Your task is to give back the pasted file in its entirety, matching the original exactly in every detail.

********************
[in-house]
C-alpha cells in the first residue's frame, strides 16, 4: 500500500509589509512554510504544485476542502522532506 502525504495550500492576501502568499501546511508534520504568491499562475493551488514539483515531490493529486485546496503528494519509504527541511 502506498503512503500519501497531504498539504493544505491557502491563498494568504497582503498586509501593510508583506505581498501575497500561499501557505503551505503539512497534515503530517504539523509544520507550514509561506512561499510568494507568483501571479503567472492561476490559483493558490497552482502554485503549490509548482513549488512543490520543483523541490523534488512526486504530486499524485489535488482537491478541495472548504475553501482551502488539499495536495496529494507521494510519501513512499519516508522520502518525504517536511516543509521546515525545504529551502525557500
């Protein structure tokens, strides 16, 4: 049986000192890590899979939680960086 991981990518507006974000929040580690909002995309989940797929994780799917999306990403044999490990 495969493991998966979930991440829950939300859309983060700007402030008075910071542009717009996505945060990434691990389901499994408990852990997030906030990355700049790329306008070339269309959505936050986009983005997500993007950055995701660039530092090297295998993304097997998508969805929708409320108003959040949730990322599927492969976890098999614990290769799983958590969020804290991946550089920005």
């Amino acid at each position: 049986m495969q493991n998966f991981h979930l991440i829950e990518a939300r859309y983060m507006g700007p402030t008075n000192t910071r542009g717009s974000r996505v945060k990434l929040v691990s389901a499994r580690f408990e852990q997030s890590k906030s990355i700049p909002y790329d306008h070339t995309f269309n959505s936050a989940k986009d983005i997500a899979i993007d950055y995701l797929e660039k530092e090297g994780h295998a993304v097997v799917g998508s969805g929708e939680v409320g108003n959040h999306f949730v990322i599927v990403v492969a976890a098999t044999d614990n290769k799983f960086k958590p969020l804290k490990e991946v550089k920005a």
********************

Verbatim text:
[in-house]
C-alpha cells in the first residue's frame, strides 16, 4: 500500500509589509512554510504544485476542502522532506 502525504495550500492576501502568499501546511508534520504568491499562475493551488514539483515531490493529486485546496503528494519509504527541511 502506498503512503500519501497531504498539504493544505491557502491563498494568504497582503498586509501593510508583506505581498501575497500561499501557505503551505503539512497534515503530517504539523509544520507550514509561506512561499510568494507568483501571479503567472492561476490559483493558490497552482502554485503549490509548482513549488512543490520543483523541490523534488512526486504530486499524485489535488482537491478541495472548504475553501482551502488539499495536495496529494507521494510519501513512499519516508522520502518525504517536511516543509521546515525545504529551502525557500
């Protein structure tokens, strides 16, 4: 049986000192890590899979939680960086 991981990518507006974000929040580690909002995309989940797929994780799917999306990403044999490990 495969493991998966979930991440829950939300859309983060700007402030008075910071542009717009996505945060990434691990389901499994408990852990997030906030990355700049790329306008070339269309959505936050986009983005997500993007950055995701660039530092090297295998993304097997998508969805929708409320108003959040949730990322599927492969976890098999614990290769799983958590969020804290991946550089920005």
């Amino acid at each position: 049986m495969q493991n998966f991981h979930l991440i829950e990518a939300r859309y983060m507006g700007p402030t008075n000192t910071r542009g717009s974000r996505v945060k990434l929040v691990s389901a499994r580690f408990e852990q997030s890590k906030s990355i700049p909002y790329d306008h070339t995309f269309n959505s936050a989940k986009d983005i997500a899979i993007d950055y995701l797929e660039k530092e090297g994780h295998a993304v097997v799917g998508s969805g929708e939680v409320g108003n959040h999306f949730v990322i599927v990403v492969a976890a098999t044999d614990n290769k799983f960086k958590p969020l804290k490990e991946v550089k920005a």